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Collaborative Pathway Development in Higher Ed

Providing learners with pathways to employment requires collaborating with industry, offering students support and championing new initiatives.

A learner’s journey today is never linear and doesn’t have a single entry point. Instead, a learner’s journey in higher ed must reflect a pathway with many entry and exit points that allow learners to get the education they need when it’s most convenient for them. In this interview, Sarah Gardenghi discusses why it’s important to prioritize seamless pathways, how to bring people together and what her institution is implementing for STEM students.

The EvoLLLution (Evo): Why is it important for higher ed leaders to prioritize seamless pathways for learners?

Sarah Gardenghi (SG): There are specific words in this question that are noteworthy. First, higher ed. That’s a group of practitioners who need to understand the student base and know who they are serving. It also means prioritizing students and their goals. It’s important to promote learning pathways for those who may not recognize the opportunities they have.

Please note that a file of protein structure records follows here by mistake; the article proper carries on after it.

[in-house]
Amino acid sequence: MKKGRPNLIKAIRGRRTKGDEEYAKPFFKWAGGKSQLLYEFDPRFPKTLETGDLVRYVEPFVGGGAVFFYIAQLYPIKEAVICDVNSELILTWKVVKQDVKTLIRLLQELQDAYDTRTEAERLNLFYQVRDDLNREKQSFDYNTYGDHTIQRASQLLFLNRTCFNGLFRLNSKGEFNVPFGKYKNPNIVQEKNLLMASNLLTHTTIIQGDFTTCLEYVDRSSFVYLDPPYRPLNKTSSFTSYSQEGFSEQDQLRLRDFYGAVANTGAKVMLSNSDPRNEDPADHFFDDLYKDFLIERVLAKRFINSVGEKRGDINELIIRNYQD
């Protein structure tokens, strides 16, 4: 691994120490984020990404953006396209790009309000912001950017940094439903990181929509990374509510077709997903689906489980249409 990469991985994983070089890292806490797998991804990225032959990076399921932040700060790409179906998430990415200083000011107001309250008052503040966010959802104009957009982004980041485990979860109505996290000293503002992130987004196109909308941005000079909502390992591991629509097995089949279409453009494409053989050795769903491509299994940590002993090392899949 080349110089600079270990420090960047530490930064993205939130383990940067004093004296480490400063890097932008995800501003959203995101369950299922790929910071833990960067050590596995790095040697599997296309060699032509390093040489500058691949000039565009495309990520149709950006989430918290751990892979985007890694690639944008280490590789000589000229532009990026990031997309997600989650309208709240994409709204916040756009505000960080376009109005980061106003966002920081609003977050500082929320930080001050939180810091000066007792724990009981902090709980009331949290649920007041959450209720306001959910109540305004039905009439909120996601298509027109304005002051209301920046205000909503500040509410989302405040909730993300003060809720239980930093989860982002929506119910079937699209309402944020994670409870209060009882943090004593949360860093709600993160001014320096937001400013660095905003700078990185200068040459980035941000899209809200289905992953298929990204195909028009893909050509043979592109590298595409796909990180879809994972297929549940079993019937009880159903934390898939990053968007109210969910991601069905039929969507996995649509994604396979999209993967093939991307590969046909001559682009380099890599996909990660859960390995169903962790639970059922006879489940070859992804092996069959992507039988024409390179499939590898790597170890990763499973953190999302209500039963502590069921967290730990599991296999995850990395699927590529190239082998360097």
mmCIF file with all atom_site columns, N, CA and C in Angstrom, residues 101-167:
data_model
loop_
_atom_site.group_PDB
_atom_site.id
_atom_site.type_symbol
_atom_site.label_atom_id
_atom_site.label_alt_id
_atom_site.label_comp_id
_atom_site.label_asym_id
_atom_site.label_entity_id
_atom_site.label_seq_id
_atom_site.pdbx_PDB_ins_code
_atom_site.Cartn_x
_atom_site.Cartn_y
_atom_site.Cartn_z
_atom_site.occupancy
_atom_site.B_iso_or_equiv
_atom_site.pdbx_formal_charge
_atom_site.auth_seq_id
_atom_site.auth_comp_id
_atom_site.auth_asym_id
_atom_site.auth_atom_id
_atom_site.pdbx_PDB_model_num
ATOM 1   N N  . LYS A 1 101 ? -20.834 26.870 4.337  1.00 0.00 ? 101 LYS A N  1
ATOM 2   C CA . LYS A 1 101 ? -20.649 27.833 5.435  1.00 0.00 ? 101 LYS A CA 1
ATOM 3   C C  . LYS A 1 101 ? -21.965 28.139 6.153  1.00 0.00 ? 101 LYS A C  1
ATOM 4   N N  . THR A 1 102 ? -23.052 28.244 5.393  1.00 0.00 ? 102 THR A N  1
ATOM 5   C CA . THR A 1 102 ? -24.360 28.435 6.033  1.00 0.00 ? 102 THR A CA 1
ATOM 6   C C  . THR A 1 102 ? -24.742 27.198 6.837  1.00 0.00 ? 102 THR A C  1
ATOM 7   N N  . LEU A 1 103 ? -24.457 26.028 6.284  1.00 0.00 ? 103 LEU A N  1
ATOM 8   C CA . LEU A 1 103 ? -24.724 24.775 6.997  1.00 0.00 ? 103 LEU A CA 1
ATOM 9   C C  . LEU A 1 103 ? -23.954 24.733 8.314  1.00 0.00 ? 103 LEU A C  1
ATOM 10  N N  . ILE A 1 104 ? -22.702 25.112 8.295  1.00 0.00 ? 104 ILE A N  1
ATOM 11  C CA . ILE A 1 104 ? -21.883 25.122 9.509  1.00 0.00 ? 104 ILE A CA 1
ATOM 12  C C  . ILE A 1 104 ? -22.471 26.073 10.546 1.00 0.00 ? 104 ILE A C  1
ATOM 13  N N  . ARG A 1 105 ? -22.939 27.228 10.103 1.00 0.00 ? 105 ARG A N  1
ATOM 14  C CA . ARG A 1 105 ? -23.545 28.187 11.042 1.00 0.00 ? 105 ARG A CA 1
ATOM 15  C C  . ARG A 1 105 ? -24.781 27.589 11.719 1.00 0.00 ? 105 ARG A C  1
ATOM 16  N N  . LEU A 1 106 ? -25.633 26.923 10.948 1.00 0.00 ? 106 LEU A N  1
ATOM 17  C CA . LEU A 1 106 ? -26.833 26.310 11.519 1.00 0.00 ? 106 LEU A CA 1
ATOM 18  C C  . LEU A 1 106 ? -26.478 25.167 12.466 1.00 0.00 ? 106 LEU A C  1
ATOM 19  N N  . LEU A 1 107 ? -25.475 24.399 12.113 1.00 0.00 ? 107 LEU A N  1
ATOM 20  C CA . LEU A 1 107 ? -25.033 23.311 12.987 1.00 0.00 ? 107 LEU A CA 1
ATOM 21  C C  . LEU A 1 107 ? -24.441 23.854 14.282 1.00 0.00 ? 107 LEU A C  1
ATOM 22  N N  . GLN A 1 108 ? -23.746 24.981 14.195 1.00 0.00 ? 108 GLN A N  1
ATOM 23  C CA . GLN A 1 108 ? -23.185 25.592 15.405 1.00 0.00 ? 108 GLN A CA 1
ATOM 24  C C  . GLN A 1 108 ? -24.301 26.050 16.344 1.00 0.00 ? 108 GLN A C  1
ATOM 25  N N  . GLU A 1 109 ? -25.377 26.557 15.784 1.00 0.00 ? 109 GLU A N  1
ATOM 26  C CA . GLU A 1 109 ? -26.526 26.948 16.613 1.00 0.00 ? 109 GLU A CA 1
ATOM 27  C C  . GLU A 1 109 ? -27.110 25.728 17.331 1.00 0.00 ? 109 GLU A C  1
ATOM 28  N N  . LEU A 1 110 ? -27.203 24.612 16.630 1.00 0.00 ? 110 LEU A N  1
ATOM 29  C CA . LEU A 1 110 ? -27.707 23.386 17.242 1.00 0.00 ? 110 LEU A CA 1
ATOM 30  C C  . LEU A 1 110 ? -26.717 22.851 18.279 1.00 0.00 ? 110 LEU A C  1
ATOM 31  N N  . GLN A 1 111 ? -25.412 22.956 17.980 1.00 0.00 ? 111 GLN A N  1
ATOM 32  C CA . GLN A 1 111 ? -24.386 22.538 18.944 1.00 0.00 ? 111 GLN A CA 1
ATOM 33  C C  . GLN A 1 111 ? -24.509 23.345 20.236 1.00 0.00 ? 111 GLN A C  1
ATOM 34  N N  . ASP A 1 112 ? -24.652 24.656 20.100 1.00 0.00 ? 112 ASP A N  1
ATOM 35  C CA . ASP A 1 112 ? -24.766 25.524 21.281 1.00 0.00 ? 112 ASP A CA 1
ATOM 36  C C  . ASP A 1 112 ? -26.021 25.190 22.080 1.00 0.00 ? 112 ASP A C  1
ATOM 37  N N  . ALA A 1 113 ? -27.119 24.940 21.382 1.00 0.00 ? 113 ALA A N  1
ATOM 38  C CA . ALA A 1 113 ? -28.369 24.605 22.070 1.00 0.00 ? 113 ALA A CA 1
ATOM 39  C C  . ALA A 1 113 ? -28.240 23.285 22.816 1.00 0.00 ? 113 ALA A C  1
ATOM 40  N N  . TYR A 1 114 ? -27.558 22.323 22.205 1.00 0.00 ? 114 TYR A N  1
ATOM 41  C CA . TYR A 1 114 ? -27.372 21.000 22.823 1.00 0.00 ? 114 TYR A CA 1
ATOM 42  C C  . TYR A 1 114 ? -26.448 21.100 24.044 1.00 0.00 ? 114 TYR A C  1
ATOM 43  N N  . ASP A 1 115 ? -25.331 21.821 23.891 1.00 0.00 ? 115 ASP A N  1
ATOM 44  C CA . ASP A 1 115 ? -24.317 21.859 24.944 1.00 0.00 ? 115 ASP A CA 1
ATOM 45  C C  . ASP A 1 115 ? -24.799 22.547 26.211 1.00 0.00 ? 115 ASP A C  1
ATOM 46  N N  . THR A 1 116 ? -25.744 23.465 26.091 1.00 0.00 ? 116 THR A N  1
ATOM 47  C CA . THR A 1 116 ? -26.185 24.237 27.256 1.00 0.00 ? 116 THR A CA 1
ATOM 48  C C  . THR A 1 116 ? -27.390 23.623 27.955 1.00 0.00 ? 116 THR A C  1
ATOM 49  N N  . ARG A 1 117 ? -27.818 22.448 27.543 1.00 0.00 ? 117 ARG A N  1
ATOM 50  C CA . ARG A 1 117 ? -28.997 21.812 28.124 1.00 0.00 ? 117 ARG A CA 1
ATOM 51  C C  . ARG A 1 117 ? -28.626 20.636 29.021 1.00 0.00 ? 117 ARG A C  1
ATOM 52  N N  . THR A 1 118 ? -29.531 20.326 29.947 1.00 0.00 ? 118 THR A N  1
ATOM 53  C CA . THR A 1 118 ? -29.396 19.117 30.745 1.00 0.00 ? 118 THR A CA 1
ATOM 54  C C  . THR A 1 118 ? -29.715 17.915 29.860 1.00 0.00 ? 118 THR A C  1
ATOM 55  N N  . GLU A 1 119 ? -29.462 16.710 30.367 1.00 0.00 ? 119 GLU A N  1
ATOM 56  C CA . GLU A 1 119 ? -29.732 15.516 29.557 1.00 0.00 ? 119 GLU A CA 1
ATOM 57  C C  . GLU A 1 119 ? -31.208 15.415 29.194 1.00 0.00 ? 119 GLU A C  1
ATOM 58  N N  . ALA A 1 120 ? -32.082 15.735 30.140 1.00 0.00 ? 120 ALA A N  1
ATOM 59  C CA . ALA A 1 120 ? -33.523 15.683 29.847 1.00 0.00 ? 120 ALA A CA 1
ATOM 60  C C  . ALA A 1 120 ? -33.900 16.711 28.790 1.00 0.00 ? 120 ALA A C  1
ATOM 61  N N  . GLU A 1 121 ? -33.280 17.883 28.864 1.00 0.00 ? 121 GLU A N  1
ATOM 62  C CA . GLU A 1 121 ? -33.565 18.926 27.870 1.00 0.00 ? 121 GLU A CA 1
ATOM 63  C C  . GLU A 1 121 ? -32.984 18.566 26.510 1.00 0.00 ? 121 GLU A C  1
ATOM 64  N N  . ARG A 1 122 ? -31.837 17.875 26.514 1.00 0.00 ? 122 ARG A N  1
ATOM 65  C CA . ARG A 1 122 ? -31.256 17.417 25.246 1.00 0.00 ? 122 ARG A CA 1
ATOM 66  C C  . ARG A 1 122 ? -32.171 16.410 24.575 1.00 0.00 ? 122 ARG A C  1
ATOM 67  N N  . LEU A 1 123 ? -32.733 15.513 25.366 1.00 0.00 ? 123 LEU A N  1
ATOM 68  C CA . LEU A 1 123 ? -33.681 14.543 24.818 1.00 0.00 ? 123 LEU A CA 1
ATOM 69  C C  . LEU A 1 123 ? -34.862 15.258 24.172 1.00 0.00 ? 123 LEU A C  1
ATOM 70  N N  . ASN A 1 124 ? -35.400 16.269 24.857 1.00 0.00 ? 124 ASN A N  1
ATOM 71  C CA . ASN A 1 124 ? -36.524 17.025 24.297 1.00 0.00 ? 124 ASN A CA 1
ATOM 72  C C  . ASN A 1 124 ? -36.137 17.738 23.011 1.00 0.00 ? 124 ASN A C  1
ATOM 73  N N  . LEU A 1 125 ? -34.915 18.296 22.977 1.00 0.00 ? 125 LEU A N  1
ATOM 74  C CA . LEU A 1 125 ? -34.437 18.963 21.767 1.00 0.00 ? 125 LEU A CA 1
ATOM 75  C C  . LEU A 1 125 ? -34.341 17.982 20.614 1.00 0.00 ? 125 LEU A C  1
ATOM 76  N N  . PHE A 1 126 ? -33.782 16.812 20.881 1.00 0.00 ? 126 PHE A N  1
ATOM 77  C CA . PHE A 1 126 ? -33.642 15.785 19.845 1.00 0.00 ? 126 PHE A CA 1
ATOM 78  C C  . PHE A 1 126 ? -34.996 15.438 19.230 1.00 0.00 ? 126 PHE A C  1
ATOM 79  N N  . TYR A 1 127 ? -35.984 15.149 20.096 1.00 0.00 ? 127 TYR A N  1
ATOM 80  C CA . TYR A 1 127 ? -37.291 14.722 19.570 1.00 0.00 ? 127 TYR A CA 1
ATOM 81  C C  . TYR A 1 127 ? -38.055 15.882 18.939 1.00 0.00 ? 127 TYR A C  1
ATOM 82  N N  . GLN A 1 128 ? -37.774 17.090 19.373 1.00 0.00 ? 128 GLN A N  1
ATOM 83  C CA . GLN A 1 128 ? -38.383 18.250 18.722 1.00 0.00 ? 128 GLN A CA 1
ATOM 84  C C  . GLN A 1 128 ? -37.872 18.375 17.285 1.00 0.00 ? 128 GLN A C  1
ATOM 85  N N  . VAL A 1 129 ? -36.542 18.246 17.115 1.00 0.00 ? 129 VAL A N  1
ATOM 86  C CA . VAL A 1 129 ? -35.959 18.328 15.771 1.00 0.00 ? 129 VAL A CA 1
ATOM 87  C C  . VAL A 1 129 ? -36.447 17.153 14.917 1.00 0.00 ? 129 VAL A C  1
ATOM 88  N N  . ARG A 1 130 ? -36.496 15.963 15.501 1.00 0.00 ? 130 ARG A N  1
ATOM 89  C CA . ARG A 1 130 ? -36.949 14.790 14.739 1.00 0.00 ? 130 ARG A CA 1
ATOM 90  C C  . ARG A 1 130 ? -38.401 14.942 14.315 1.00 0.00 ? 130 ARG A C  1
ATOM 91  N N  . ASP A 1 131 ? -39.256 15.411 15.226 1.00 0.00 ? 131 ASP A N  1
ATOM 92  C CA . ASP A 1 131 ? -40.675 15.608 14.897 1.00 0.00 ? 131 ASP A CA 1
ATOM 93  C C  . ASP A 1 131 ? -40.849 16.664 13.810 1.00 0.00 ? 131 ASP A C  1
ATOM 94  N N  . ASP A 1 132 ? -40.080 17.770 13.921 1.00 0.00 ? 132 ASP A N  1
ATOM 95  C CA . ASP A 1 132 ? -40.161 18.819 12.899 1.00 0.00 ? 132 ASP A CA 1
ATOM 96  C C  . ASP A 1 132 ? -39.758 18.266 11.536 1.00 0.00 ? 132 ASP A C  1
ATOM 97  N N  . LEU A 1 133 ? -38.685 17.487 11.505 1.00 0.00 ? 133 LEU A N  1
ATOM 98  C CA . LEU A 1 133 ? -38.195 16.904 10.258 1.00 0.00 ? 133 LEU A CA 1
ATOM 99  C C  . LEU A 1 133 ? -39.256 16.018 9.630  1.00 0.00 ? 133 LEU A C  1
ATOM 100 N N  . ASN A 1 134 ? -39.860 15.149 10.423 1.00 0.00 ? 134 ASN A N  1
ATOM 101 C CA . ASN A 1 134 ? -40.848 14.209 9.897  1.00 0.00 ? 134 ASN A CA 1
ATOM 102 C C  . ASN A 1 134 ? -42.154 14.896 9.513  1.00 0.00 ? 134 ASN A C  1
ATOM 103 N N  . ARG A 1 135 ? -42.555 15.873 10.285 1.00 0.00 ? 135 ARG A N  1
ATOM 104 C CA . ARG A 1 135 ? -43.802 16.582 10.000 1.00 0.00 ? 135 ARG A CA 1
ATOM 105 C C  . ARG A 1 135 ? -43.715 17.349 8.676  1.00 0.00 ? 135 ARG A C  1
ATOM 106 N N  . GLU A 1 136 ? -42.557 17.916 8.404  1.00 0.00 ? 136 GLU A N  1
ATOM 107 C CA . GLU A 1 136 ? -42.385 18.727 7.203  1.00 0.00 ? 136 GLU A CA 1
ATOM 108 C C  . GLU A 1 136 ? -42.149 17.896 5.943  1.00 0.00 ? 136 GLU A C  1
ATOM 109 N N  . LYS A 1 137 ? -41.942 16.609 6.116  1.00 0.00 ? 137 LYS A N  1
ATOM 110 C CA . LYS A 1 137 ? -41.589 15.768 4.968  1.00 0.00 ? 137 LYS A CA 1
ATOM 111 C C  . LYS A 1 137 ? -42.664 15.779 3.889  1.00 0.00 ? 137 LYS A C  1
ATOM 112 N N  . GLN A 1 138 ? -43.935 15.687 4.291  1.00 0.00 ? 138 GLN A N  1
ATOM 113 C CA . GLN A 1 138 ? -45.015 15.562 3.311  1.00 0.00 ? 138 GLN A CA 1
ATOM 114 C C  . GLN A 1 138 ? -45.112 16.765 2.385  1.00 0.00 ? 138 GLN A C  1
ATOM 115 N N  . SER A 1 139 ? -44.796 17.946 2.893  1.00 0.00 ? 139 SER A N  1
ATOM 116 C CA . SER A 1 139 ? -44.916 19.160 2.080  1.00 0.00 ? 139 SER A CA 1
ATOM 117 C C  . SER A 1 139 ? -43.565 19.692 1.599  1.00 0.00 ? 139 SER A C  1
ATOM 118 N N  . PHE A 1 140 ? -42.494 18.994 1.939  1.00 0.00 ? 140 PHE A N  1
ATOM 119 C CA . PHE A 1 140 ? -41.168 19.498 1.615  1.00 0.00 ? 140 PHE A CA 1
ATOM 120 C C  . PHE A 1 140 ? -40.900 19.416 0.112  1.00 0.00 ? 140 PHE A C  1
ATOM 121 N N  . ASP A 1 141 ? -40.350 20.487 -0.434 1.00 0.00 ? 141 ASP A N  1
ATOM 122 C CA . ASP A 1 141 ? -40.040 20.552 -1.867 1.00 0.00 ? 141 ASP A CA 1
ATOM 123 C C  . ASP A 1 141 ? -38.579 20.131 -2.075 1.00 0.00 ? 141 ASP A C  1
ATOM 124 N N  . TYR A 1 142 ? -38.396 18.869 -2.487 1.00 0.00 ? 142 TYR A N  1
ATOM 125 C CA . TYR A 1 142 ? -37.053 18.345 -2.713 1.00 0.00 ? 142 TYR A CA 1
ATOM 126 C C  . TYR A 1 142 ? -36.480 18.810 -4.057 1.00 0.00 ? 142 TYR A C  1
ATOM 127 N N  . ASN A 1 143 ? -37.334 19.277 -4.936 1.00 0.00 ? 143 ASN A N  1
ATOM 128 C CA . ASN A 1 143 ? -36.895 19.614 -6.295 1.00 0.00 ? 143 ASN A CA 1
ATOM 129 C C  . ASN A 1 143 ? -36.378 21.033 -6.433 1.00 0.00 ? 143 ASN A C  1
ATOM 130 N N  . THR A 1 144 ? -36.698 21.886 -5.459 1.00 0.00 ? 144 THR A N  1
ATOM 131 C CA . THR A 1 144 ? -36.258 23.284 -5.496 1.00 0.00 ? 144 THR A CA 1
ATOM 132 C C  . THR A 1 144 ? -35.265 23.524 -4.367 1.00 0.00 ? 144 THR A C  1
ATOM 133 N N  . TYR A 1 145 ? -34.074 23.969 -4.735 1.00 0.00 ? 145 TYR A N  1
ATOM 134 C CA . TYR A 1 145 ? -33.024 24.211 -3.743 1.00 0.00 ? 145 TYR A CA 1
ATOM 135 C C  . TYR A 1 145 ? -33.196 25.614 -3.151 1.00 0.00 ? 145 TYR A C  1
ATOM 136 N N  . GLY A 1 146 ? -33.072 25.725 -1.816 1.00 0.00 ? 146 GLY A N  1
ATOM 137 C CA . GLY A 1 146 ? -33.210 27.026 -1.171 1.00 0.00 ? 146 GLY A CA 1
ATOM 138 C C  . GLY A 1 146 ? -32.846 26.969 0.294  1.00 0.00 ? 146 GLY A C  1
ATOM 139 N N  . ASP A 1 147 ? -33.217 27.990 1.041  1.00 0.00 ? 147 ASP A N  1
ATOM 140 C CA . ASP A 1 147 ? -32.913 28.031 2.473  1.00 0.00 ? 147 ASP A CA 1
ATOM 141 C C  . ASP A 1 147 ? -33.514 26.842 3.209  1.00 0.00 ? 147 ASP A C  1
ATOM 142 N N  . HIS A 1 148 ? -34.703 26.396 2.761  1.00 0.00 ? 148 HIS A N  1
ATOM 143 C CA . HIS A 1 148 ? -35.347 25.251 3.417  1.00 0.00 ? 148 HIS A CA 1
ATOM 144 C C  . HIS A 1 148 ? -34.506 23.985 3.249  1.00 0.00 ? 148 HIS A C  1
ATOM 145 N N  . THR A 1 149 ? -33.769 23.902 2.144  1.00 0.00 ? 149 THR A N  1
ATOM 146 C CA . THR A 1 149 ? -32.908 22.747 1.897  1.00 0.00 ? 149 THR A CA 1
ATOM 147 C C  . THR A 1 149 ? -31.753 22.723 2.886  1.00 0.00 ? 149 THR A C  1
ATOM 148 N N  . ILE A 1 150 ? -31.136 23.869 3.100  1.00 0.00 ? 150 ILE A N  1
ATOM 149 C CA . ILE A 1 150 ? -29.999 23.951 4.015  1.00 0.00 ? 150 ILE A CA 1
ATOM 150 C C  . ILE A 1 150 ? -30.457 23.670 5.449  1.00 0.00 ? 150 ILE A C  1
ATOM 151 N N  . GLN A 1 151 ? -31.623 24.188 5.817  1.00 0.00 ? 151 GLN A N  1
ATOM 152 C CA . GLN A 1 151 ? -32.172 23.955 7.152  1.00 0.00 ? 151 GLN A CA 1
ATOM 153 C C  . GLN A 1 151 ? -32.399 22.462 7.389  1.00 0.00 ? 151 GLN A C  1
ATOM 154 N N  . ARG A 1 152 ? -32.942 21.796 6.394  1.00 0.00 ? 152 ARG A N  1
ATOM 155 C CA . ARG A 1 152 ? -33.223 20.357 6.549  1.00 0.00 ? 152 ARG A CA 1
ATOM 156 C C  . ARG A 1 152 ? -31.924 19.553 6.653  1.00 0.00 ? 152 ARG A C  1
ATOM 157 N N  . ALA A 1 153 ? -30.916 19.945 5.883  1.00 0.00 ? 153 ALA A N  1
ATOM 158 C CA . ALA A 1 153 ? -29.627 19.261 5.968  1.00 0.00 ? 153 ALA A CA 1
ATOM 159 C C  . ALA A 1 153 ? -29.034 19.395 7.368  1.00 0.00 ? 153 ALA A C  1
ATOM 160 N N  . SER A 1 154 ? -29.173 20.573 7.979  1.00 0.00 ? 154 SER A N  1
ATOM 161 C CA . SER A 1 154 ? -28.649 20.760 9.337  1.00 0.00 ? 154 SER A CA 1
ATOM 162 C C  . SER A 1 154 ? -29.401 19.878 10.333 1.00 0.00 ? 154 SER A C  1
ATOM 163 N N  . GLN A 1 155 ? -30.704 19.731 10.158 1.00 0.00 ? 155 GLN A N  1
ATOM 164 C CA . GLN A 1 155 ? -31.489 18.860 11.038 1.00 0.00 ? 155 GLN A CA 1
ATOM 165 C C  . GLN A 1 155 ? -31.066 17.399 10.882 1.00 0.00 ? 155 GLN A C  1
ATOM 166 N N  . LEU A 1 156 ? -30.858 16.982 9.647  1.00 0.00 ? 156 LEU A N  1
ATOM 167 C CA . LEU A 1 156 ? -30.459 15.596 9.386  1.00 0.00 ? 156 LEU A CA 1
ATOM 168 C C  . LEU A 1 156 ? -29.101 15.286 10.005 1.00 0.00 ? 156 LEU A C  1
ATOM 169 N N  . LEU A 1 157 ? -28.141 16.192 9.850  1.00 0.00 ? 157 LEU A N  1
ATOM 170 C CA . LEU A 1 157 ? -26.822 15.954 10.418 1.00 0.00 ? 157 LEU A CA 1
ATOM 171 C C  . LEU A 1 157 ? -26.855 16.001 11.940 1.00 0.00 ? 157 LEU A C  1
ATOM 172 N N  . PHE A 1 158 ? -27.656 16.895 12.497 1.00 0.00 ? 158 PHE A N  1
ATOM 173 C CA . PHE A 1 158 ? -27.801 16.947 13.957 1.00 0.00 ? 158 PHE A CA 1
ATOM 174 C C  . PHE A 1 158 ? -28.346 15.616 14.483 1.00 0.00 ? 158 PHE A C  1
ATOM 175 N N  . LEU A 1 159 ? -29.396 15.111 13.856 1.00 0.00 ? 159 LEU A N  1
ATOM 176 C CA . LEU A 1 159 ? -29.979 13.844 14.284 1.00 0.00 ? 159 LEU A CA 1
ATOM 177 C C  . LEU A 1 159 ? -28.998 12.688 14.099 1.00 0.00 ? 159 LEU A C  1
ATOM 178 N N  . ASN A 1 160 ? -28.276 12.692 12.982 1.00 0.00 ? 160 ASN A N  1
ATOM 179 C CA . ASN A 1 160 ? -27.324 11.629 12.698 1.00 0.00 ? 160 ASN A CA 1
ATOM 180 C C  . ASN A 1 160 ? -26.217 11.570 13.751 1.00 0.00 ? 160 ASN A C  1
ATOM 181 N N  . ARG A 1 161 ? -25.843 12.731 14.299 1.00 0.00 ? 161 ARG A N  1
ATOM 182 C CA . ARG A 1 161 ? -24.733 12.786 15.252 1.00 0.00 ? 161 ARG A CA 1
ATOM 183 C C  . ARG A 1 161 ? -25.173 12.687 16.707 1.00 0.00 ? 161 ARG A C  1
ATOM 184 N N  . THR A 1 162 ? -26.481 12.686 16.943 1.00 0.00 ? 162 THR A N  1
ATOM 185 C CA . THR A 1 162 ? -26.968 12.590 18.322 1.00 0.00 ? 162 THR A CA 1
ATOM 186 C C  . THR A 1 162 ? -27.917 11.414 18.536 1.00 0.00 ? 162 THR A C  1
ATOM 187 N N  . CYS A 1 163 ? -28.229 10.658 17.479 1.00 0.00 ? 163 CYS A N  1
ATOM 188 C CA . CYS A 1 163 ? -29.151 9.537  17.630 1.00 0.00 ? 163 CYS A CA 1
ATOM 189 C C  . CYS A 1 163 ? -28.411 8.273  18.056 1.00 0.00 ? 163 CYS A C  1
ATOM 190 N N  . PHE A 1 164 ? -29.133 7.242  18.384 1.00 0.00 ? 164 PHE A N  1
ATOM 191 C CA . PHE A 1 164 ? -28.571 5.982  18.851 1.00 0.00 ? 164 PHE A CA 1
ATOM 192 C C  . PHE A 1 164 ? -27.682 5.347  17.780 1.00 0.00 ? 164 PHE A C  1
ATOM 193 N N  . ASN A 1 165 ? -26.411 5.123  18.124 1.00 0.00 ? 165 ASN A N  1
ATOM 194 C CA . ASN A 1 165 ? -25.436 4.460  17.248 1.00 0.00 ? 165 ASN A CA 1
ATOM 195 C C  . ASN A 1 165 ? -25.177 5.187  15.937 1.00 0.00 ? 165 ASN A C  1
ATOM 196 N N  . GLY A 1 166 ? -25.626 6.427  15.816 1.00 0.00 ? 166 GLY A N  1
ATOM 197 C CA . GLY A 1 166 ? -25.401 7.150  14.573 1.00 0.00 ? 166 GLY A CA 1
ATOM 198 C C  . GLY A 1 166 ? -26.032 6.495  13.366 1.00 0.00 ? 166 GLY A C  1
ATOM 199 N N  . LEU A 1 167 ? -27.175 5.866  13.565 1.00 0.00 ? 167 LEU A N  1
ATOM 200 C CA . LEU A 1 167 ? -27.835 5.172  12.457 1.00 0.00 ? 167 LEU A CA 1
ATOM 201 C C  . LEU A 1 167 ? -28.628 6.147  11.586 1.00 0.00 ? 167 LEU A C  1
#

The second word—seamless—is also noteworthy because we don’t want students falling off the pathway. Employers have a need and connecting that with these pathways will really help support the student through their education up to the moment of employment.

Evo: What are some of the challenges to develop and scale seamless pathways and even resources for learners?

SG: One challenge is listening and understanding the environment—knowing when to scale a program that’s tangible and meets learner needs. We built the STEM Ready Pathway program by listening to employer needs, so we could create relevant programming that prepares students for future STEM careers. It’s also been a large lift but worthwhile to engage in with students at the community colleges and high schools.

We bring everyone at the institution together to have that level of transparency when building a new program. It’s a challenge to be one voice, but it is a goal. If we can represent our institution with a pathway program that leads students to employment, then that’s a win-win for everyone.

Evo: What are some best practices to overcome these obstacles and start bringing everybody together?

SG: There has to be a champion for the institution. With our STEM Ready program, our institution was the liaison, bringing everyone to the table and setting up committees to work on the pathway. We need faculty, program directors, student affairs, marketing and data experts all helping to find the best way to serve learners through a memorandum of understanding (MOU).

When you create pathways, you work with different maturity levels because students can come in as high schoolers or adults. We need everyone at the table who understands and can speak to those various constituents. It’s a best practice to meet frequently and document what we’re doing while giving everyone a voice.

Evo: How can institutions foster that collaboration with other institutions and employers to effectively create those pathways?